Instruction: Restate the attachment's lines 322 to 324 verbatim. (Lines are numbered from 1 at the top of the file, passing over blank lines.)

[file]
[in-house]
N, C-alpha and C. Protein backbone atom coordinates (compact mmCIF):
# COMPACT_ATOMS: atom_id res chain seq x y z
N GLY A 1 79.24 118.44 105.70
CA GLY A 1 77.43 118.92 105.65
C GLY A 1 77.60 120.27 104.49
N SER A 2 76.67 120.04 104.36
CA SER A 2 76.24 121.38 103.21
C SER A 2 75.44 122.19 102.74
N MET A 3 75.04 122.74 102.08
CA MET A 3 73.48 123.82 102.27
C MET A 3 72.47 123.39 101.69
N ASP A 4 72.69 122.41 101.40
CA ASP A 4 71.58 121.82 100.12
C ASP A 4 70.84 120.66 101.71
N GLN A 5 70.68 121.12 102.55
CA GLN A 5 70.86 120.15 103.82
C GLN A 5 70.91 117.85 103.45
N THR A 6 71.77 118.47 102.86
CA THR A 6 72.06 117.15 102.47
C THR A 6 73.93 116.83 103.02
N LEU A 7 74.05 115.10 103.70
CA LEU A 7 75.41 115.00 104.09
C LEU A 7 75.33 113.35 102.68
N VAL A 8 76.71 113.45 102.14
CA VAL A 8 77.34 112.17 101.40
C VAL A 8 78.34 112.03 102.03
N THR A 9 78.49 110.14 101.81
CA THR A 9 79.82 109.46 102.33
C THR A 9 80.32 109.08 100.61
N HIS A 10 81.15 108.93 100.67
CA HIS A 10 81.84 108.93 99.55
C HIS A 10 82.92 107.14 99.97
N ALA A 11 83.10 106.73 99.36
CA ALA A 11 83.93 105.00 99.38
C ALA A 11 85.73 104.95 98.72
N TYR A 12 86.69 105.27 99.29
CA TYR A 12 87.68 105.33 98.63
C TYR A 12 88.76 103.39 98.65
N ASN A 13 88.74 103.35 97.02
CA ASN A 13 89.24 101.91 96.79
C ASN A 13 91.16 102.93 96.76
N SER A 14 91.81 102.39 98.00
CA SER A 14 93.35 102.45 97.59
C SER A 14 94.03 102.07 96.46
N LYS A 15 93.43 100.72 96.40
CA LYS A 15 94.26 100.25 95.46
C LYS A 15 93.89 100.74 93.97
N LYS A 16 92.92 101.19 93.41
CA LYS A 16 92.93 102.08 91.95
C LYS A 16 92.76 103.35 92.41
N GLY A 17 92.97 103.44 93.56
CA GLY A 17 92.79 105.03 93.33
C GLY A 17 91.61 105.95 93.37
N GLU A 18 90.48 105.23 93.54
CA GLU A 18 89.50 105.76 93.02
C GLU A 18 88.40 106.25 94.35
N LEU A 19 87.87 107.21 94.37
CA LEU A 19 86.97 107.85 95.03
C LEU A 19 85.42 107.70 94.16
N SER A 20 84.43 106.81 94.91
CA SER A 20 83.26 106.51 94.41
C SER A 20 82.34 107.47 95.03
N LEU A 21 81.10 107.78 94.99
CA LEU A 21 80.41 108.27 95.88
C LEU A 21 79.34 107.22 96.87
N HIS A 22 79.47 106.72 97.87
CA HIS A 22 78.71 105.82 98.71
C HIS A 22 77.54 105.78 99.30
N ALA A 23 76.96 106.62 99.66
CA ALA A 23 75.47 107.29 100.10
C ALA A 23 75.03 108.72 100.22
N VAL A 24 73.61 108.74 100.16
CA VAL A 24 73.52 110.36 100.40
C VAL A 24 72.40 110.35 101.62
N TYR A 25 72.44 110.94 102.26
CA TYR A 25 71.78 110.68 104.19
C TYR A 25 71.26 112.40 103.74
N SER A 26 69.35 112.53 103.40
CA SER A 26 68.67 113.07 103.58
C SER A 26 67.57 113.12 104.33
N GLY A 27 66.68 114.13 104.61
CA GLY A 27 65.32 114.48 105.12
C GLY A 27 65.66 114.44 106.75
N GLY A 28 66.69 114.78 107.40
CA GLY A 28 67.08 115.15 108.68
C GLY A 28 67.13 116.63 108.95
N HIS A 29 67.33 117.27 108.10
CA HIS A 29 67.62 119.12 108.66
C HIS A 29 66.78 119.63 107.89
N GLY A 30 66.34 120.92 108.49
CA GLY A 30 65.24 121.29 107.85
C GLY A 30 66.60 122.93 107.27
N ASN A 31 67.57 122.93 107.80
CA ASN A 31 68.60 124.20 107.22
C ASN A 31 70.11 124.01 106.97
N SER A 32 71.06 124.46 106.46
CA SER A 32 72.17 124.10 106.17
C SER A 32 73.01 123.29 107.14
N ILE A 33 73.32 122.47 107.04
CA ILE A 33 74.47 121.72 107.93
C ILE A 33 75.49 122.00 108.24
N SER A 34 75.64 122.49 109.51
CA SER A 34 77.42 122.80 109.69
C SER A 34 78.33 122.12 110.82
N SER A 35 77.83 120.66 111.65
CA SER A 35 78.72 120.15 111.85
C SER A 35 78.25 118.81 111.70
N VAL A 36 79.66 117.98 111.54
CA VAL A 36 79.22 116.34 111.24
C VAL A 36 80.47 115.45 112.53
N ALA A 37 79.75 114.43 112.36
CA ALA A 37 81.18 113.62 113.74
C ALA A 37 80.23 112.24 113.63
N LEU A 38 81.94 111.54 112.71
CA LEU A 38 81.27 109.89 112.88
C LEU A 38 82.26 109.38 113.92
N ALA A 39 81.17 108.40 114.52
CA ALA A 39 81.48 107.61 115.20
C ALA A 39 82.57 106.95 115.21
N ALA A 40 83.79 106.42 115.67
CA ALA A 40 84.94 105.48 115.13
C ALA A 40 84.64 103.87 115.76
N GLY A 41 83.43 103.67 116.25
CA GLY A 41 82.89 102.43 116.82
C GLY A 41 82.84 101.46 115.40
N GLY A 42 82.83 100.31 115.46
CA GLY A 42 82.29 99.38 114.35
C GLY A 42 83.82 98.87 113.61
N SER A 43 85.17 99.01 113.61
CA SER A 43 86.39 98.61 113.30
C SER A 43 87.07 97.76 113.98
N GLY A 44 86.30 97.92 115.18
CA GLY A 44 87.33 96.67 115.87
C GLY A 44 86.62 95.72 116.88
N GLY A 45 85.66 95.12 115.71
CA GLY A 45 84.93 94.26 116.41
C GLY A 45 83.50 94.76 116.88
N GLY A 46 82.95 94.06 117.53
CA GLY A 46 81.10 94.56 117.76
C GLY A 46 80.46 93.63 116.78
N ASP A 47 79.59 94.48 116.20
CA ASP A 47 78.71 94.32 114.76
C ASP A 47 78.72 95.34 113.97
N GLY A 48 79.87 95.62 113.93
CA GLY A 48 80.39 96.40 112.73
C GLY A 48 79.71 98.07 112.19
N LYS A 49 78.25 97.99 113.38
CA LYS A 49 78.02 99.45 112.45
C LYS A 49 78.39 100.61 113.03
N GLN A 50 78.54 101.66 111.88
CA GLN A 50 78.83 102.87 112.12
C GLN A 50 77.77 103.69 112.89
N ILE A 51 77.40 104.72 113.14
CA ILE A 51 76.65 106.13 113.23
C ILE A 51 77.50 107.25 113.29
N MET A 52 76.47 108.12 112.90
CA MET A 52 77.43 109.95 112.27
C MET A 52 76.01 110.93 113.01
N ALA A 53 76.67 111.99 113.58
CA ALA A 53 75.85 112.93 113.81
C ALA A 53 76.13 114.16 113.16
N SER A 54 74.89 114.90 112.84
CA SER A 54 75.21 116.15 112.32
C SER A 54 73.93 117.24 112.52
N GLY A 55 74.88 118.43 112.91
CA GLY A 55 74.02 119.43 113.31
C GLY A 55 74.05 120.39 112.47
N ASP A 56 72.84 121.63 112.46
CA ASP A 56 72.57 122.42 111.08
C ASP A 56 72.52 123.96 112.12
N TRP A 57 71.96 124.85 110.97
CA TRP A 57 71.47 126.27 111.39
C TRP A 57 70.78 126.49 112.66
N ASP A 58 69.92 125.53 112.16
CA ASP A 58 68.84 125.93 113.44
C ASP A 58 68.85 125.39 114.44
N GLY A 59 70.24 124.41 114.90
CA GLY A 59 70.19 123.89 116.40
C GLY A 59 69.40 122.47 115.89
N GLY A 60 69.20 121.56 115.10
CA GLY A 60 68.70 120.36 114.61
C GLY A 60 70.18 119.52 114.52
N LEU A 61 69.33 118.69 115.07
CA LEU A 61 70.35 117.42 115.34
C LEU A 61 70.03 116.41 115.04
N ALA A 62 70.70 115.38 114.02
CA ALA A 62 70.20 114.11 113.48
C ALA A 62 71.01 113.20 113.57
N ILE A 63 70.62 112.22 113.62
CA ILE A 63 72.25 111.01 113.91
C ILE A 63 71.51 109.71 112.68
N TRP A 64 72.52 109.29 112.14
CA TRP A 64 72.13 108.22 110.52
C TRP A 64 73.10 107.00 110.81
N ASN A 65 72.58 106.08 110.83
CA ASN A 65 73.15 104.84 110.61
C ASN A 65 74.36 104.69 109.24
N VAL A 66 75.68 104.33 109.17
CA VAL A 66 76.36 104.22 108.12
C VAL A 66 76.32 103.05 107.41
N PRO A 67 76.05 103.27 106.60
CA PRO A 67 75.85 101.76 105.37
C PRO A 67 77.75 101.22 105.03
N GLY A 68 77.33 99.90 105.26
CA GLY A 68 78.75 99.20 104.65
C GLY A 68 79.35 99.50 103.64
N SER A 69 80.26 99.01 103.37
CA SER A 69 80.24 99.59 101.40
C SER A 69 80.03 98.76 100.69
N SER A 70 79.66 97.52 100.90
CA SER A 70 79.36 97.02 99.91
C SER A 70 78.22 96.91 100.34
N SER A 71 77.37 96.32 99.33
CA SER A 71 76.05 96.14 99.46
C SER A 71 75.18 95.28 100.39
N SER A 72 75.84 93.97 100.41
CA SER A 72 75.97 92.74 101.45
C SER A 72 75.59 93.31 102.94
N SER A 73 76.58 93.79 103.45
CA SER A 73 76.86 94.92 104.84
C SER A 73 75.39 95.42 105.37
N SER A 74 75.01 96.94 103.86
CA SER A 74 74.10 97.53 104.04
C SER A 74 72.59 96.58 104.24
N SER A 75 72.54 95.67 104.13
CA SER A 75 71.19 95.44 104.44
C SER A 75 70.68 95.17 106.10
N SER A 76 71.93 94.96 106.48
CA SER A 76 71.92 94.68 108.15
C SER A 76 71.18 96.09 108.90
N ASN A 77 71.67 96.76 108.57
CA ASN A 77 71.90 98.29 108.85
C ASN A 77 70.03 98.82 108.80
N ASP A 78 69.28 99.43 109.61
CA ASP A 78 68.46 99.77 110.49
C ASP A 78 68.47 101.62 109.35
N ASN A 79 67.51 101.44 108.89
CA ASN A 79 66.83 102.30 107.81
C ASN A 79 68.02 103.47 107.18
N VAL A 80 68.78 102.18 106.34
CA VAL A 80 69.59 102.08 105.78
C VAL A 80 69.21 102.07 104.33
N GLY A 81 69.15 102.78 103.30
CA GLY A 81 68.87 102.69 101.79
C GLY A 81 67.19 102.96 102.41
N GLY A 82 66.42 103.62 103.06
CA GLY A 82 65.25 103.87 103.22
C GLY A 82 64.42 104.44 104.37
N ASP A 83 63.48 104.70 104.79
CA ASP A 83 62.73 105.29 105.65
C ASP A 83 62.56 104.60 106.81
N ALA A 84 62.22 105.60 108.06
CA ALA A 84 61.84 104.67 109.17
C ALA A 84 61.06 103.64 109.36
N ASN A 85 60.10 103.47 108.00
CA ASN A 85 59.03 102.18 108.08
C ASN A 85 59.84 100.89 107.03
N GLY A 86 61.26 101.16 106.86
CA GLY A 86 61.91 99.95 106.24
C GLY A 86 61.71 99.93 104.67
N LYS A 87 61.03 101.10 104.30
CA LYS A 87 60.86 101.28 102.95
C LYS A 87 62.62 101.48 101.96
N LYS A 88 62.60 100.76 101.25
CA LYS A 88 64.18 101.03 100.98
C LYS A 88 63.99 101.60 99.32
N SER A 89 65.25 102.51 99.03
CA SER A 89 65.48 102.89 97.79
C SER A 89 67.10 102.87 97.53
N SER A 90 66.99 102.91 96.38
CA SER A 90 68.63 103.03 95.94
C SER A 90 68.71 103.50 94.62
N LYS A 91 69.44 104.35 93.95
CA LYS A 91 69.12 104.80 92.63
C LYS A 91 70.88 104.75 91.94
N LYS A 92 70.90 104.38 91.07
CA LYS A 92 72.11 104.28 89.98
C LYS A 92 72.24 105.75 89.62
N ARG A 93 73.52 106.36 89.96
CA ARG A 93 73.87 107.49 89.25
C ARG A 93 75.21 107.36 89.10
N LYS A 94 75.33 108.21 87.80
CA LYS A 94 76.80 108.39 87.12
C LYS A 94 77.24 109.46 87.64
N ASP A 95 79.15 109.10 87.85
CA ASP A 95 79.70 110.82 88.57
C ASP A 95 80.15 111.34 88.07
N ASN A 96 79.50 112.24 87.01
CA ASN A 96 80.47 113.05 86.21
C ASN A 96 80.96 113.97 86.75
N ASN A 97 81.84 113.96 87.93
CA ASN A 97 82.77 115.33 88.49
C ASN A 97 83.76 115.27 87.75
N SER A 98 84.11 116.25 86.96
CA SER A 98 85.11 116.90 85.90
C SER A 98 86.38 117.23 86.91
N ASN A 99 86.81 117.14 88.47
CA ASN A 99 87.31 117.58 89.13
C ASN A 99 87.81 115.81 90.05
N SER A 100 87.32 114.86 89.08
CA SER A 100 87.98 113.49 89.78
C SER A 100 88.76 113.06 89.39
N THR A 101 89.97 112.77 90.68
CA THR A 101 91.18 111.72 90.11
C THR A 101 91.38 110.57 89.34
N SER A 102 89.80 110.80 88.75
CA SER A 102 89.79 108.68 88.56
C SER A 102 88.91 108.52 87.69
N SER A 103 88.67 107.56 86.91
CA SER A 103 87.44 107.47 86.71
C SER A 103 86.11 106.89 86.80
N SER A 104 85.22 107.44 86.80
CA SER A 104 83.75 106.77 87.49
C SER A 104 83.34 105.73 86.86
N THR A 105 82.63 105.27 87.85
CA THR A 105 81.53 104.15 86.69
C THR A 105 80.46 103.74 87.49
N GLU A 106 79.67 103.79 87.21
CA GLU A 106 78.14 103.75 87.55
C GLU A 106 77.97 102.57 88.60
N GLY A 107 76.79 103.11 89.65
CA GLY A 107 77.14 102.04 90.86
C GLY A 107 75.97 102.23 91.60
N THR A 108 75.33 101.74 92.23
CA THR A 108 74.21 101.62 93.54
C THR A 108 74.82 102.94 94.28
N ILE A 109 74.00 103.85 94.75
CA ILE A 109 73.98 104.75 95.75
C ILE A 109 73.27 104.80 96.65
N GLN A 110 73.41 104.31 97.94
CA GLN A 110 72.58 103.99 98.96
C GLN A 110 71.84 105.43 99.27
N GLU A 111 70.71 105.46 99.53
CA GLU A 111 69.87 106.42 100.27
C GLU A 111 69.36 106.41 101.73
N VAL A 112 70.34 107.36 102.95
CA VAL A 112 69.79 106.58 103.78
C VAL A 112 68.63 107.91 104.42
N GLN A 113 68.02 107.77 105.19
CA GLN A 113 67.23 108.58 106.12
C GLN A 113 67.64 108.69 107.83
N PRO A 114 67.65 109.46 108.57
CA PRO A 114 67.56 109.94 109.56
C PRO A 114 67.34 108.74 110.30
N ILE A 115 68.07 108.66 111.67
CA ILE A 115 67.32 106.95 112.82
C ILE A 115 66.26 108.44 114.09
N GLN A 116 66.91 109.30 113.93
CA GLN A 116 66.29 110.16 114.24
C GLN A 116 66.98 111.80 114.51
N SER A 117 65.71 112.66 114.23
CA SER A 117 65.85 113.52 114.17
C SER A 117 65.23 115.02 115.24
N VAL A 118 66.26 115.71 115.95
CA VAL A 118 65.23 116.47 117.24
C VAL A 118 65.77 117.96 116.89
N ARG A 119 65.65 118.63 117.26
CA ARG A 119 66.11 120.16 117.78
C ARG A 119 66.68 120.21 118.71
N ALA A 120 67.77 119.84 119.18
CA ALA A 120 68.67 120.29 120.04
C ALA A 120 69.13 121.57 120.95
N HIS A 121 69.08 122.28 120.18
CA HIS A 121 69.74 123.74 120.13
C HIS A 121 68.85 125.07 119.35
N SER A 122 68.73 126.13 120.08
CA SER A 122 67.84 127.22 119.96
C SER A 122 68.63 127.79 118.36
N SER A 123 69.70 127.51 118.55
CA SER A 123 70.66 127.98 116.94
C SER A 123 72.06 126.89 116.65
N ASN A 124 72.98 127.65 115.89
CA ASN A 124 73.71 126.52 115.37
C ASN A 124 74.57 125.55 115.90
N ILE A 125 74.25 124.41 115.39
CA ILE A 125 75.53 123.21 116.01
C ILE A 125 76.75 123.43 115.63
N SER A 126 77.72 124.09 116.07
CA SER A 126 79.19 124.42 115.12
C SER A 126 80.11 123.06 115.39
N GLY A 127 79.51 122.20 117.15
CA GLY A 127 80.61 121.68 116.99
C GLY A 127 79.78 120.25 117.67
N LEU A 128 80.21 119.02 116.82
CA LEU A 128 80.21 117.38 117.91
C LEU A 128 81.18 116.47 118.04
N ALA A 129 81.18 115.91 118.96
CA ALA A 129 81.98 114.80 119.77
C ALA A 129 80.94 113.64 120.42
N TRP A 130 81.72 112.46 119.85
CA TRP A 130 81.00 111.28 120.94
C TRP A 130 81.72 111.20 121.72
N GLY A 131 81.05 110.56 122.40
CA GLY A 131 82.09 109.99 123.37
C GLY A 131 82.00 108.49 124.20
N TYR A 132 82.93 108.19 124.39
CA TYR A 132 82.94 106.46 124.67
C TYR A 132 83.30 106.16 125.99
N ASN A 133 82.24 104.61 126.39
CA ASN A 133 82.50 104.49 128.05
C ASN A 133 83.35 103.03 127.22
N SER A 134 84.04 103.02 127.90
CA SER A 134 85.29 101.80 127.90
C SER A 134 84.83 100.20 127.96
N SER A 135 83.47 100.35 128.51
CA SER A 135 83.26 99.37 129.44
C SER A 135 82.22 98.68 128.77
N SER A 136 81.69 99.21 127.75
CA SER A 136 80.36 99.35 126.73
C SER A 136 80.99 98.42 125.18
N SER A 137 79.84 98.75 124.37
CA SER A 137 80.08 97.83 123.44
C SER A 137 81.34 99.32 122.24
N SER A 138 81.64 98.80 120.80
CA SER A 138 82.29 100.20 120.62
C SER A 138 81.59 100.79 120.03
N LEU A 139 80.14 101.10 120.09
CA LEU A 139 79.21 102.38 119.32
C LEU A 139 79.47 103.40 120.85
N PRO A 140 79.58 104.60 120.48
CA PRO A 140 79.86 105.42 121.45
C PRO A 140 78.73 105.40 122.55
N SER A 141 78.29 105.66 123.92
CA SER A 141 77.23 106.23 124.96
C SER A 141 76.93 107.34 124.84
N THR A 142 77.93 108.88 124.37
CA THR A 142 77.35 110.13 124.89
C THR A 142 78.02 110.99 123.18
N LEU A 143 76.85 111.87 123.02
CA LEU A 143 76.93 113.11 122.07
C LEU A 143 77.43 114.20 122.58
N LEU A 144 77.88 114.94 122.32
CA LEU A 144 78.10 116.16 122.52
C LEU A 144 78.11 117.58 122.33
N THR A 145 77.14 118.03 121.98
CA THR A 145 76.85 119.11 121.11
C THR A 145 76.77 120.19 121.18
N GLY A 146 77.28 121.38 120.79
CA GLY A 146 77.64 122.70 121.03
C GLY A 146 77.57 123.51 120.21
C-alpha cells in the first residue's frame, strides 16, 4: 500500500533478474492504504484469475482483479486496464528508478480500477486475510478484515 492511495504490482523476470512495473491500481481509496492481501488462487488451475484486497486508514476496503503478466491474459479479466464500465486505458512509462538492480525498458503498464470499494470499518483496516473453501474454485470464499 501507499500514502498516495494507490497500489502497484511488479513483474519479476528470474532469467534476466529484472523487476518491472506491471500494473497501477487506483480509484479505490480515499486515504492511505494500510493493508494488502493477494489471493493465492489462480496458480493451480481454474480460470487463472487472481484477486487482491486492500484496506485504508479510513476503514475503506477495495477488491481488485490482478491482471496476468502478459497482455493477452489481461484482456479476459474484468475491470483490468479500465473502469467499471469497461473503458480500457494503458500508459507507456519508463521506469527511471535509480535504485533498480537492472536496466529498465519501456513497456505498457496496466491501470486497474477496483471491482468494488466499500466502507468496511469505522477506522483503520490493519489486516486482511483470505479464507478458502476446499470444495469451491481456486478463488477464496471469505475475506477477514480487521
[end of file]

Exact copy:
N GLY A 107 76.79 103.11 89.65
CA GLY A 107 77.14 102.04 90.86
C GLY A 107 75.97 102.23 91.60